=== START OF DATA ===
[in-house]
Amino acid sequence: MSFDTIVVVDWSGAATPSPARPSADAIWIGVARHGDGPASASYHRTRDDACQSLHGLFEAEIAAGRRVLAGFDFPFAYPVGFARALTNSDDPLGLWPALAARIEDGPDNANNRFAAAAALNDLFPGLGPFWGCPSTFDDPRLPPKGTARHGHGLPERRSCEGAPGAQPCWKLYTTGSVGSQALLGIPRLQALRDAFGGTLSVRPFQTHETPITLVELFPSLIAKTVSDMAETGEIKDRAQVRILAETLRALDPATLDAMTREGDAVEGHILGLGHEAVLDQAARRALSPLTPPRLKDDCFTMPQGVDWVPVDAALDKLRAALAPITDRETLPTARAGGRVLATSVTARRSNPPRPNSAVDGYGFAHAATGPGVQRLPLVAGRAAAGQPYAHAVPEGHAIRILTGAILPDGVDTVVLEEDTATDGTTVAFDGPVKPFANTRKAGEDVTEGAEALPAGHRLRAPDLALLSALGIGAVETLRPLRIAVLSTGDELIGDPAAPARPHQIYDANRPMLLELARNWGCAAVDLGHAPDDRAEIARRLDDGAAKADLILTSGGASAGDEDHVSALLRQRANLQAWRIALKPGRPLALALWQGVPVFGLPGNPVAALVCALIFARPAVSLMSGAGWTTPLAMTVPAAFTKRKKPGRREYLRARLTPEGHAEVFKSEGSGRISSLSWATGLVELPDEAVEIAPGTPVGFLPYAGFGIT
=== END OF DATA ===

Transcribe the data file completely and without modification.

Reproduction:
[in-house]
Amino acid sequence: MSFDTIVVVDWSGAATPSPARPSADAIWIGVARHGDGPASASYHRTRDDACQSLHGLFEAEIAAGRRVLAGFDFPFAYPVGFARALTNSDDPLGLWPALAARIEDGPDNANNRFAAAAALNDLFPGLGPFWGCPSTFDDPRLPPKGTARHGHGLPERRSCEGAPGAQPCWKLYTTGSVGSQALLGIPRLQALRDAFGGTLSVRPFQTHETPITLVELFPSLIAKTVSDMAETGEIKDRAQVRILAETLRALDPATLDAMTREGDAVEGHILGLGHEAVLDQAARRALSPLTPPRLKDDCFTMPQGVDWVPVDAALDKLRAALAPITDRETLPTARAGGRVLATSVTARRSNPPRPNSAVDGYGFAHAATGPGVQRLPLVAGRAAAGQPYAHAVPEGHAIRILTGAILPDGVDTVVLEEDTATDGTTVAFDGPVKPFANTRKAGEDVTEGAEALPAGHRLRAPDLALLSALGIGAVETLRPLRIAVLSTGDELIGDPAAPARPHQIYDANRPMLLELARNWGCAAVDLGHAPDDRAEIARRLDDGAAKADLILTSGGASAGDEDHVSALLRQRANLQAWRIALKPGRPLALALWQGVPVFGLPGNPVAALVCALIFARPAVSLMSGAGWTTPLAMTVPAAFTKRKKPGRREYLRARLTPEGHAEVFKSEGSGRISSLSWATGLVELPDEAVEIAPGTPVGFLPYAGFGIT